Bouke de Vries’ Memories series for artSOUTH is being shown simultaneously at three venues (7 September – 23 December 2013) in Britain. Southampton City Art Gallery hosted the main installation; two ‘satellite’ commissions, at Aspex, Portsmouth and St. Barbe Museum, Lymington, complemented this show.
Collaborating with Dixon Glass, a manufacturer of custom laboratory glass, de Vries selected damaged pieces of ceramics and created glass vessels, using the original shape of the broken object. These ‘ghost’ vessels hold the fragments of the original pieces and create a conversation about the history, value, and beauty in something that could be perceived as worthless.
The shards were excavated from a spot near Bargate in the centre of Southampton and date back to the later 18th century. They are part of Southampton City Council’s Designated Archaeology Collection. The pit from which these fragments were dug was full of pottery, including lots of Chinese and English porcelain, as well as tin glazed, Verwood, salt glazed and creamware. There were a lot of chamber pots and it’s been suggested that there was an inn nearby—the sort of place that would need a regular supply of pots.
Karen Wardley (Collections Manager, SCC Arts and Heritage) writes, “It has been exciting to see ceramics from our archaeology collections re-interpreted. Each artifact has a unique story to tell – we wonder who made it, how and where it was used. By creating these ghost vessels containing original, tangible fragments Bouke encourages us to think about the histories and memories contained within them. I appreciate the careful consideration given to the reversibility of the processes used, so that in the creation of new art works, archaeological significance has not been compromised or lost.”
For de Vries, this is familiar territory, drawing on skills honed in his daily work as a conservator of ceramics and glass:
My artwork investigates different angles and interpretations of art, history, and beauty. While working on objects of great quality from major collections, both private and public – physical representations of some of mankind’s cultural high points across the world and through the ages – I have come to question the relentless demands of perfection; including many instances where trauma to a once-valuable object has rendered it, in the words of one collector, ‘not worth the cost of conserving’, despite its still being imbued with all its history, including the skill of its manufacture, the maker’s individual artistry and the piece’s cultural context and significance, what we can learn from it about ourselves, then and now, ancient and modern.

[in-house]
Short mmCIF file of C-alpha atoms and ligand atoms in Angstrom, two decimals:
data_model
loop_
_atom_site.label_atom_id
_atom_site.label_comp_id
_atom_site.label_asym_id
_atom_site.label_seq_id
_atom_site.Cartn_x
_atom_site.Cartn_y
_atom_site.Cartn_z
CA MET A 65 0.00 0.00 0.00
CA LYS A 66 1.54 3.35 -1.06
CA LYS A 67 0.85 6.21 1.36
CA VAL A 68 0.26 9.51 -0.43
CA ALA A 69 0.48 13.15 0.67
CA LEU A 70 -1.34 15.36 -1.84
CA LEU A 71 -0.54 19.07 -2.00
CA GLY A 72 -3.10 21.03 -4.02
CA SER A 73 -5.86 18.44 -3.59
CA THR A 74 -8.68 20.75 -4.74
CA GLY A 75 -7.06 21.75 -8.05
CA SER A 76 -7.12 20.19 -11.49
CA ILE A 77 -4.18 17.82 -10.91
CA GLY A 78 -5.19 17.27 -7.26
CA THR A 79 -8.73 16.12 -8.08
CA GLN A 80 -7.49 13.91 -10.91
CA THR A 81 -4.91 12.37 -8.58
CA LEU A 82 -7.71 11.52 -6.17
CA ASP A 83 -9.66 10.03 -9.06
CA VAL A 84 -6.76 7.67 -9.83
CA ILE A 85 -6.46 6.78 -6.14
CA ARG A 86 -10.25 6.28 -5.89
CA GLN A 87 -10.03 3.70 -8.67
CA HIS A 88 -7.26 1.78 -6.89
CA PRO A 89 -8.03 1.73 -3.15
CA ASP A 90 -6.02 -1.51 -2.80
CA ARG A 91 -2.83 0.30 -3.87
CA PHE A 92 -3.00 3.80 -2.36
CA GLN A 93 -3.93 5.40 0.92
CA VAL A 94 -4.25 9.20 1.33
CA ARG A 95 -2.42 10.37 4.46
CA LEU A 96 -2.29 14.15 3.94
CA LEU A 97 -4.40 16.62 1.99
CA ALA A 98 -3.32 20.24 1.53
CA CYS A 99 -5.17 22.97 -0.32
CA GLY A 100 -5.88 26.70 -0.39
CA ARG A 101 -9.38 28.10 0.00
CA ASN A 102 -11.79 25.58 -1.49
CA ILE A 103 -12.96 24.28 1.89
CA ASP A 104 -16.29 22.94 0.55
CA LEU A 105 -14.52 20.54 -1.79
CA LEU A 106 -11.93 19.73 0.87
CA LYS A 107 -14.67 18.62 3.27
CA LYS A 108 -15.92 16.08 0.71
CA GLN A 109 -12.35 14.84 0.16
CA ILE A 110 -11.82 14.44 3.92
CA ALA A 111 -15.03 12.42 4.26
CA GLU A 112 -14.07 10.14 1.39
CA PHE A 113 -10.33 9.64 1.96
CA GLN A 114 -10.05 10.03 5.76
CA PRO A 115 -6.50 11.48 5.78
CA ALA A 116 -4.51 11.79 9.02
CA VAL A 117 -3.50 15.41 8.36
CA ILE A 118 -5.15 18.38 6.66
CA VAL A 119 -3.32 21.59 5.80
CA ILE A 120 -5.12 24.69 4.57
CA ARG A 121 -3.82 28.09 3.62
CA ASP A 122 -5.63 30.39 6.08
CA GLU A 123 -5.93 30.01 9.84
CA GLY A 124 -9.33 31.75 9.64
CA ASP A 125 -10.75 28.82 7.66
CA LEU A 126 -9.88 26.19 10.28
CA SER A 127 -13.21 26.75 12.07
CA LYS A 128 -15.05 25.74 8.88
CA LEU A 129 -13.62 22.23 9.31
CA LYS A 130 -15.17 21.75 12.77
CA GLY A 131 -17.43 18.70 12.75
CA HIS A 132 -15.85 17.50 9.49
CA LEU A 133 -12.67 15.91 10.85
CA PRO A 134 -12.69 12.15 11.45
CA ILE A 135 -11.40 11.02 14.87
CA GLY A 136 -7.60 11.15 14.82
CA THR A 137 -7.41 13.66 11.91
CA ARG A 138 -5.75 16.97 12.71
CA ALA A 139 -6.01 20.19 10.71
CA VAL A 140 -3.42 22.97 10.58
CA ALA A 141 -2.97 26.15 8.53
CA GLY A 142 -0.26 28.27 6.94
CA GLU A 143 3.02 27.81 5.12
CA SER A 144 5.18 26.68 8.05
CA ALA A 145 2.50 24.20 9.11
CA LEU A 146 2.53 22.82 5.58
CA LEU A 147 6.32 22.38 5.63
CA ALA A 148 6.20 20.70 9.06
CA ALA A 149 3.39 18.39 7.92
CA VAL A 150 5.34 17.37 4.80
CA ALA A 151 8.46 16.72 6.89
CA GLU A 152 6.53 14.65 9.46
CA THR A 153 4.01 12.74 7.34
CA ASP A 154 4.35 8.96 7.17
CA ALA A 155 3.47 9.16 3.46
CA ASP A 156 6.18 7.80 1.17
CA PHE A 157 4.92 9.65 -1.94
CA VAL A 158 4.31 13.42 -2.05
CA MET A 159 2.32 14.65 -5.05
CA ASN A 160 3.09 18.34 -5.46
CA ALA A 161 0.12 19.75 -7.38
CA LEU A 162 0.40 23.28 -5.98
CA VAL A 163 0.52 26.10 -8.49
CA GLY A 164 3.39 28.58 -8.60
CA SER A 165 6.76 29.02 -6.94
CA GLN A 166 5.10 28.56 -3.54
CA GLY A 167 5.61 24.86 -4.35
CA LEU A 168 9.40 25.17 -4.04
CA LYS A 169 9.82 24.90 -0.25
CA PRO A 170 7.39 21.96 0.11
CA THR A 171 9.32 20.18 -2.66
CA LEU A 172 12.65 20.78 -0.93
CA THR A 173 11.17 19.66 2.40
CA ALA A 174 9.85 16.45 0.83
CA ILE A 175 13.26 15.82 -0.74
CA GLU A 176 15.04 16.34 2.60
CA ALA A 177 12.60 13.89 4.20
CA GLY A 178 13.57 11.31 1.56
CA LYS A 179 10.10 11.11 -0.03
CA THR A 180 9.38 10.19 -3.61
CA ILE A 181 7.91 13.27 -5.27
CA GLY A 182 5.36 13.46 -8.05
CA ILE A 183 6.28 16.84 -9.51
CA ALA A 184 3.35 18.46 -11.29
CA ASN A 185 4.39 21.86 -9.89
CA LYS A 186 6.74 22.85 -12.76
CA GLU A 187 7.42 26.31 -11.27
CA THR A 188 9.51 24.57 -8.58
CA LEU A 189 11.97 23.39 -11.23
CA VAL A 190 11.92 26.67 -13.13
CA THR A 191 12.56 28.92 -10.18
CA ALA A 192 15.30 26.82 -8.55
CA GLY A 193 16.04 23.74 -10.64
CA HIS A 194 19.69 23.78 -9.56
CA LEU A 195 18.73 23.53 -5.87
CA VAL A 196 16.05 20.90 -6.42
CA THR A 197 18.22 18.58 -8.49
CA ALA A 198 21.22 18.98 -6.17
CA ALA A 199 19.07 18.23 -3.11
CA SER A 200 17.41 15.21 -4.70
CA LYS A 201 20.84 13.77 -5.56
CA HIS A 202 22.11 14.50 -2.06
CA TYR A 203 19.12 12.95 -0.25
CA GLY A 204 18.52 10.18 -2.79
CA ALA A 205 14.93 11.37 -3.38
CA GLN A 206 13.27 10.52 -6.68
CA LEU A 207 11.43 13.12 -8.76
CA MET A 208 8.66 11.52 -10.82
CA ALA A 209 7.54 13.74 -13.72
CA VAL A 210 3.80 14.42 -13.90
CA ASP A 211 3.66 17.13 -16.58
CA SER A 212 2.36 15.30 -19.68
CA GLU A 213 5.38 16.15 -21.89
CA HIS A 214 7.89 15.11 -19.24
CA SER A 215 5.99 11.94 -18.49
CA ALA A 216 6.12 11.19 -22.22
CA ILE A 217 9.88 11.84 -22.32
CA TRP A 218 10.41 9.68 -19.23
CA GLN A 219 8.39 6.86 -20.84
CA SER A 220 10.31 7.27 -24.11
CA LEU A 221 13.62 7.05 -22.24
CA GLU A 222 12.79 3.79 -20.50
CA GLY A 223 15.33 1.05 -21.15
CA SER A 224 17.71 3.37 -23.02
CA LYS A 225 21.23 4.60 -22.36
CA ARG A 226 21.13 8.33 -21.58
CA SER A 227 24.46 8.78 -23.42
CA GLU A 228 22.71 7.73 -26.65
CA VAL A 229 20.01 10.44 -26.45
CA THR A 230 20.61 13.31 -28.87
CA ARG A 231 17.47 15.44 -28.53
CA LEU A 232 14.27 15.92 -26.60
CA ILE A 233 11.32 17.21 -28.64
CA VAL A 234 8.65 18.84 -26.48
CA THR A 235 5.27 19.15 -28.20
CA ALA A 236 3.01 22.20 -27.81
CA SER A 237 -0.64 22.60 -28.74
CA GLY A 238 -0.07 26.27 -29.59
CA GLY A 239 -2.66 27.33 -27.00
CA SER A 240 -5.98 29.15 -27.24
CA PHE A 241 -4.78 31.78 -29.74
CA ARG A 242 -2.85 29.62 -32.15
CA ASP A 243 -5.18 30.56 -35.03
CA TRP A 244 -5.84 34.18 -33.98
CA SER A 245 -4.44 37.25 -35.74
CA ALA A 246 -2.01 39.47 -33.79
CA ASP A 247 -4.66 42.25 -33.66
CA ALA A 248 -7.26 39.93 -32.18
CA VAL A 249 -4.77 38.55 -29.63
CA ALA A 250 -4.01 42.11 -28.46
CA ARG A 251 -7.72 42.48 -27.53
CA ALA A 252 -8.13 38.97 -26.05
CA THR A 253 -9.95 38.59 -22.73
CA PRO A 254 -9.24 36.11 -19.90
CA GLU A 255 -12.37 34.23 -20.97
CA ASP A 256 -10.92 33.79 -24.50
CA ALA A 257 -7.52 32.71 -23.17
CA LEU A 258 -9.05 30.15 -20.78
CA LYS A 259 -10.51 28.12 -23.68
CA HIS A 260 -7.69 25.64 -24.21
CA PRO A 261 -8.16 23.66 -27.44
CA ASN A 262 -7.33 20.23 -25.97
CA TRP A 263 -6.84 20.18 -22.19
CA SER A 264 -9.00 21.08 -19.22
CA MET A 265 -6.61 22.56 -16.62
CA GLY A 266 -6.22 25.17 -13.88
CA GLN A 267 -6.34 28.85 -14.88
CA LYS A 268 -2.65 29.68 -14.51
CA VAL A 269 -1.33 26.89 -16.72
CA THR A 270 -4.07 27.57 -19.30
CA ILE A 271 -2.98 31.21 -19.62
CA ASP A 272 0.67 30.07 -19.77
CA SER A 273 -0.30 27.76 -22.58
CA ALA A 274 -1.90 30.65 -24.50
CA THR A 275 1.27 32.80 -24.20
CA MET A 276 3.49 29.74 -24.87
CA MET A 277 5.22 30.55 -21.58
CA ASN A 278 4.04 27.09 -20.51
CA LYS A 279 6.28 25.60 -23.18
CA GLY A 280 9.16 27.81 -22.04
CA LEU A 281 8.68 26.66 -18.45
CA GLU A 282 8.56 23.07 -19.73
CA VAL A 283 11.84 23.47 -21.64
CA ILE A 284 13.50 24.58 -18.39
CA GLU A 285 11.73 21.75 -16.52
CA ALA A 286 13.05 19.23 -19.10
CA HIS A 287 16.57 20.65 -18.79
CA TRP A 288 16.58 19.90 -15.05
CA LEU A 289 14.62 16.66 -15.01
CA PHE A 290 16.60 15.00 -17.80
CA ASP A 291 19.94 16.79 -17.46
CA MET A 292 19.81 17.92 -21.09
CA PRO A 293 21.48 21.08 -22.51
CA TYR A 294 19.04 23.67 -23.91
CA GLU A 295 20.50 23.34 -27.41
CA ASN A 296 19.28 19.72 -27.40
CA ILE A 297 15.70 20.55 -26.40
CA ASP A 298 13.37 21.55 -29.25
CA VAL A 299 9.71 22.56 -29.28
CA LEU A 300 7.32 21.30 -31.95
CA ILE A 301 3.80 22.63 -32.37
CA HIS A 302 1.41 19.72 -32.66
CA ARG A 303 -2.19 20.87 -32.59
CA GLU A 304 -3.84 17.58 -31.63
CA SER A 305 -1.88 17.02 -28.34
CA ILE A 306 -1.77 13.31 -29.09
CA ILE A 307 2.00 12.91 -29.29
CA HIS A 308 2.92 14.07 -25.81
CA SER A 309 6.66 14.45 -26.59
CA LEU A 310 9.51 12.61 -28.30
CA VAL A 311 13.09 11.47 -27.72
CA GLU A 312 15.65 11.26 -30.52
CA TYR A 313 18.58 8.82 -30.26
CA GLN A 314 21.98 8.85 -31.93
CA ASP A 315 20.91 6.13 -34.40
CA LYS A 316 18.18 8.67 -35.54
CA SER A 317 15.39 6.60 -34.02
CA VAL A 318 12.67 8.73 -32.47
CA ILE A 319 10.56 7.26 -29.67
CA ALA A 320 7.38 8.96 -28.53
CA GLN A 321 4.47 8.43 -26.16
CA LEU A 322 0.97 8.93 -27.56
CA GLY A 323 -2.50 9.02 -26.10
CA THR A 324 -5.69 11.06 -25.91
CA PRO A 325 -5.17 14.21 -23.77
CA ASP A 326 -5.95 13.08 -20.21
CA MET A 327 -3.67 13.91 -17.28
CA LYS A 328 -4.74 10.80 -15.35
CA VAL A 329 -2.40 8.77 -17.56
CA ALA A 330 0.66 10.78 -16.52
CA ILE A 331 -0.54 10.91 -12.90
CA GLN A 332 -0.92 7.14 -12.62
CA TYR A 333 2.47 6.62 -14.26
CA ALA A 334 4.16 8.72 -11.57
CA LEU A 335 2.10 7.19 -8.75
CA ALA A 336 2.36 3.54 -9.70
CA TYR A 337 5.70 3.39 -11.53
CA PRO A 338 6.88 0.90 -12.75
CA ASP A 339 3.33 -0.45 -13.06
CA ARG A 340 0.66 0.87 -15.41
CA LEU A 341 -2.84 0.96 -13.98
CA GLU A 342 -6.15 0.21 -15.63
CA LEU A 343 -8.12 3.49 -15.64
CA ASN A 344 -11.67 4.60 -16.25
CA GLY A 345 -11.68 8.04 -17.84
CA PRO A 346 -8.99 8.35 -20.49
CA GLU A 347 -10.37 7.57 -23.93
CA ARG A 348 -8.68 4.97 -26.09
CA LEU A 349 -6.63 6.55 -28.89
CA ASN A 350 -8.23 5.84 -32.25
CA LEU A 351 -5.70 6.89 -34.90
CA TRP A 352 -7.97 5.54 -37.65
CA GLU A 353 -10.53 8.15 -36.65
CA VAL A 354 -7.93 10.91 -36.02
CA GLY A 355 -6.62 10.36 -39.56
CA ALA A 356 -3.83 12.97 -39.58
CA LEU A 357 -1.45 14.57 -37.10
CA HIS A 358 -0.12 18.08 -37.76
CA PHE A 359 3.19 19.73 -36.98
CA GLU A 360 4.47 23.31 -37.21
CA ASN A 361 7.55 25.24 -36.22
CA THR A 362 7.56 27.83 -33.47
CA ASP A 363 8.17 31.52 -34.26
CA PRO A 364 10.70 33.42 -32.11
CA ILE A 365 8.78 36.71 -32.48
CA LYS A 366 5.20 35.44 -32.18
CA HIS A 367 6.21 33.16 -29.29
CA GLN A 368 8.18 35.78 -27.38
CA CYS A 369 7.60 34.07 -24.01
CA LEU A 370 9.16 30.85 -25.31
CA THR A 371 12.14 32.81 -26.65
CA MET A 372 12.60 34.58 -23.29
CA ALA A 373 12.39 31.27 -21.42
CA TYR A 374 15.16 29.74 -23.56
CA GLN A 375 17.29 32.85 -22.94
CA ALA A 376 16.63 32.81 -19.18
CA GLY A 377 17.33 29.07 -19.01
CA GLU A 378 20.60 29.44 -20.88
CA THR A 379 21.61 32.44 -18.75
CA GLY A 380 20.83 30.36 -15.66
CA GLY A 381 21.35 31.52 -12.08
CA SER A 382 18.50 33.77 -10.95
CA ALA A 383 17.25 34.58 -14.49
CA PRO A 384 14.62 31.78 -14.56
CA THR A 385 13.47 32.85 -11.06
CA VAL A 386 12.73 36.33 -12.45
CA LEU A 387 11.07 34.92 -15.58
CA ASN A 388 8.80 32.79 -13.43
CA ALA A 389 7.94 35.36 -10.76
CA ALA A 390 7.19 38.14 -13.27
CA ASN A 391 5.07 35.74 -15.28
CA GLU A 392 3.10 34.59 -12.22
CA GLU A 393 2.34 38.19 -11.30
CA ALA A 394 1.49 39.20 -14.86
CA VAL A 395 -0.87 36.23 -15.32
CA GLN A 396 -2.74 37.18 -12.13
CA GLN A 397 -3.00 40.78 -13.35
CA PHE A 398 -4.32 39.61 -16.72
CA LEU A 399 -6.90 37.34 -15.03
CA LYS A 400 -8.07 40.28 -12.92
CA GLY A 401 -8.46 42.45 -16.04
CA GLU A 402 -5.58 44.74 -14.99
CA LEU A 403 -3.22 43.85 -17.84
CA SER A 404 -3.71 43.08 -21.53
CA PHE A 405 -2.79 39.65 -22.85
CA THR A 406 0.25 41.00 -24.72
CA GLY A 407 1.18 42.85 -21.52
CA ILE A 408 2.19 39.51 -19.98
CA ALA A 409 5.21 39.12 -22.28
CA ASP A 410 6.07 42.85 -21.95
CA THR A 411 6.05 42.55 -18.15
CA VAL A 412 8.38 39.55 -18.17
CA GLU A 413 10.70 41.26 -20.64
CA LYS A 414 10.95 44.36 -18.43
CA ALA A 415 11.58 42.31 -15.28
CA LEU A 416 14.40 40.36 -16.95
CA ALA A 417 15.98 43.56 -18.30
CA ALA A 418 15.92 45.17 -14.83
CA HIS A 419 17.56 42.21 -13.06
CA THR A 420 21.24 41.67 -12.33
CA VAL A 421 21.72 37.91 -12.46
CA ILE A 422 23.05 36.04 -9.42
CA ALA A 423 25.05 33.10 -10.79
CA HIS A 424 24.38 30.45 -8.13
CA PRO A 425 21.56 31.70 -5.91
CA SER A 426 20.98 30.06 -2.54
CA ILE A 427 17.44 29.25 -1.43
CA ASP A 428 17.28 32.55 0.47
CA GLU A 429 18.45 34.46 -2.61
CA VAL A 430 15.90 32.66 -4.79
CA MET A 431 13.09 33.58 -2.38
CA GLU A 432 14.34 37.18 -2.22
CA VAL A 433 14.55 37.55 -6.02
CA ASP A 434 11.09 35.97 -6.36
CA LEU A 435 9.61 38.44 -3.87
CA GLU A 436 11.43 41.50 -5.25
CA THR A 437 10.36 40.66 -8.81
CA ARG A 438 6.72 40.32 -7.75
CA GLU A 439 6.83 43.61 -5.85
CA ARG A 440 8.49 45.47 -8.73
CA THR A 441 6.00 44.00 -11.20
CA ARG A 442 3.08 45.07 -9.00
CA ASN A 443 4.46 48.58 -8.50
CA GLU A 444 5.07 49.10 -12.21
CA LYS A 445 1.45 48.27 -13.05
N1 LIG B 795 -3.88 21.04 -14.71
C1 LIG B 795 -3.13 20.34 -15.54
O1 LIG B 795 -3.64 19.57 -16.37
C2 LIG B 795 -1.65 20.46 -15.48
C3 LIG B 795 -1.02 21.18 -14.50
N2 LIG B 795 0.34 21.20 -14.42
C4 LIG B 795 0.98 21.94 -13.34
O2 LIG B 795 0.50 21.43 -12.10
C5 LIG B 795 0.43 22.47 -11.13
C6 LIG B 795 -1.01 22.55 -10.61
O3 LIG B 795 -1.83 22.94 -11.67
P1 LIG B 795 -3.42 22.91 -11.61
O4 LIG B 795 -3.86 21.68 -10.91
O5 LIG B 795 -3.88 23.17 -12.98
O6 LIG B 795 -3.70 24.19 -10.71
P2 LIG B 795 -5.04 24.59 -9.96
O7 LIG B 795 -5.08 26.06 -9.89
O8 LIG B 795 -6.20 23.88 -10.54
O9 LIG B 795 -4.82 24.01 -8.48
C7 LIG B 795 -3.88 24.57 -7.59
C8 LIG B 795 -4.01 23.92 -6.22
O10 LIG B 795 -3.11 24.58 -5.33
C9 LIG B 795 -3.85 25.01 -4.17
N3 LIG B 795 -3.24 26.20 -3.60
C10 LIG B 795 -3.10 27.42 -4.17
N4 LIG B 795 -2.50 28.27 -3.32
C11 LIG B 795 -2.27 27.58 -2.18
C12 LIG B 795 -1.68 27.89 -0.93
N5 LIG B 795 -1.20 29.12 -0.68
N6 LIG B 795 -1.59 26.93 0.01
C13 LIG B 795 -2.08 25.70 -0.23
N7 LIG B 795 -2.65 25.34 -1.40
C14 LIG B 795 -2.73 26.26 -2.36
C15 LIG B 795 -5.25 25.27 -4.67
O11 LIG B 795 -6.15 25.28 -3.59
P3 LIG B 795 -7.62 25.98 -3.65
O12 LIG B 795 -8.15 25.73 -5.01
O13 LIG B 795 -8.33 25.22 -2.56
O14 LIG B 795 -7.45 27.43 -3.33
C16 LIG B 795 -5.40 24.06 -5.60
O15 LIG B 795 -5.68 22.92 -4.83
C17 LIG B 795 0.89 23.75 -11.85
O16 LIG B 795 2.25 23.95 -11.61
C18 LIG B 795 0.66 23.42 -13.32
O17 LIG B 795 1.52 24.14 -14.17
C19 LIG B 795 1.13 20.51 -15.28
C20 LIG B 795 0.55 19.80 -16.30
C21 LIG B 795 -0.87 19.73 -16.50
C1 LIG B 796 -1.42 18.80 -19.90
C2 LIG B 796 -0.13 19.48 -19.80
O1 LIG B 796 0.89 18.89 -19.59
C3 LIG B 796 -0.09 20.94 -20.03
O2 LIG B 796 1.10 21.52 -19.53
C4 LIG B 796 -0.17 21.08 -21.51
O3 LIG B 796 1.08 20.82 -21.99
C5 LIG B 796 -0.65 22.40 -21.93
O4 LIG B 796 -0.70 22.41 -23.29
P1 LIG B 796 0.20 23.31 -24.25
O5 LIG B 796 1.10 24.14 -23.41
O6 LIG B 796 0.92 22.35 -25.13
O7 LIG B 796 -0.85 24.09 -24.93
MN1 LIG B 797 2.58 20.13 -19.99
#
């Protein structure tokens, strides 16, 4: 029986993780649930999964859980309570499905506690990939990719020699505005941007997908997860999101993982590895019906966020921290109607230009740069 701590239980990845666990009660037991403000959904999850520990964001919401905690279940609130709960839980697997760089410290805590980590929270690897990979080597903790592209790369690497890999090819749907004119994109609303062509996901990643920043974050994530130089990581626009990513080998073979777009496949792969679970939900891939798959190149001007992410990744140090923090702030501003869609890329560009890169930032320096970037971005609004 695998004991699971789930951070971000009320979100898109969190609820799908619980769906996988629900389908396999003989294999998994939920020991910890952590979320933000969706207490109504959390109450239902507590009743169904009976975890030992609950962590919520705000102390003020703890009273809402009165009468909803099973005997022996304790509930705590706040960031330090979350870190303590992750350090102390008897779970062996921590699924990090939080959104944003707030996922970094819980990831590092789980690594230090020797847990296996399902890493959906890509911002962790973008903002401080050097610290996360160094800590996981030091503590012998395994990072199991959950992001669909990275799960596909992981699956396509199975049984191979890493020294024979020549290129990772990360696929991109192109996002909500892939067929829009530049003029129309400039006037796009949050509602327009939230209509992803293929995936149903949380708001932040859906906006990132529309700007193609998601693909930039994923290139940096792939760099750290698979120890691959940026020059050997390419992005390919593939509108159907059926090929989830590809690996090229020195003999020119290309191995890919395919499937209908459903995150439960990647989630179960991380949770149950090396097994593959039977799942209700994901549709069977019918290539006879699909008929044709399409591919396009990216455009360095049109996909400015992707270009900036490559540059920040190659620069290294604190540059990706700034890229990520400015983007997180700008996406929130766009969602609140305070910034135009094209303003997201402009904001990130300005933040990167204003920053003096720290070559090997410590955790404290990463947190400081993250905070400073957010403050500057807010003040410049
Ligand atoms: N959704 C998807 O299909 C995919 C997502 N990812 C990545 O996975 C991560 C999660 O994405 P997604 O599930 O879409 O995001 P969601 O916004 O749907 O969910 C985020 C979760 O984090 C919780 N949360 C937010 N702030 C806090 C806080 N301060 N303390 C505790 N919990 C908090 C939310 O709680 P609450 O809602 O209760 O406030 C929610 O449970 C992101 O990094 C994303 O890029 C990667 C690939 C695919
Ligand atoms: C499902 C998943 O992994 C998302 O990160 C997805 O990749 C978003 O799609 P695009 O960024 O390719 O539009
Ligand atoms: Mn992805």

While these works deal with memory and loss I find this description is a tad mundane. For me they work better as “ghosts,” a term mentioned in passing in de Vries’ proposal and then dropped. It is the glass that pushes this metaphor, giving the broken pot a transparent spectral presence that is at once eerie and redemptive. The concept of death also works better for me than loss, similar, but more raw.
This might seem like semantics and it is. But the exercise is not a pointless one. Fine-tuning the conceptual identity of art can greatly increase its aesthetic potency. And to take the theme further, if one was to encounter a ghost from the 18th century, it would not provoke memory. It would be an encounter with the unfamiliar, a disturbance of time.
The work is stronger when it channels a single pot or spirit. Those that contain shards from many pots simply become mass graves, devoid of individuality, not a visitor from the grave with its unique from, function and identity.
That said, de Vries’ use of shards, not uncommon in contemporary ceramic art, is fresh and magical: time-warping conceptual art at its best.
Bouke de Vries, is a Dutch-born artist working primarily in ceramics whose recent exhibitions in the UK include Pallant House Gallery, Chichester; Holbourne Museum, Bath; and Middlesborough Institute of Modern Art (MIMA). De Vries has also exhibited internationally in Amsterdam, Milan, Basel and Kyoto.
Garth Clark is Chief Editor of CFile.
Image above: Bouke de Vries, Memory vessel 4, 2013. 17th century porcelain Chinese vase and cover, glass and walnut. 230 x 230 x 290 cm.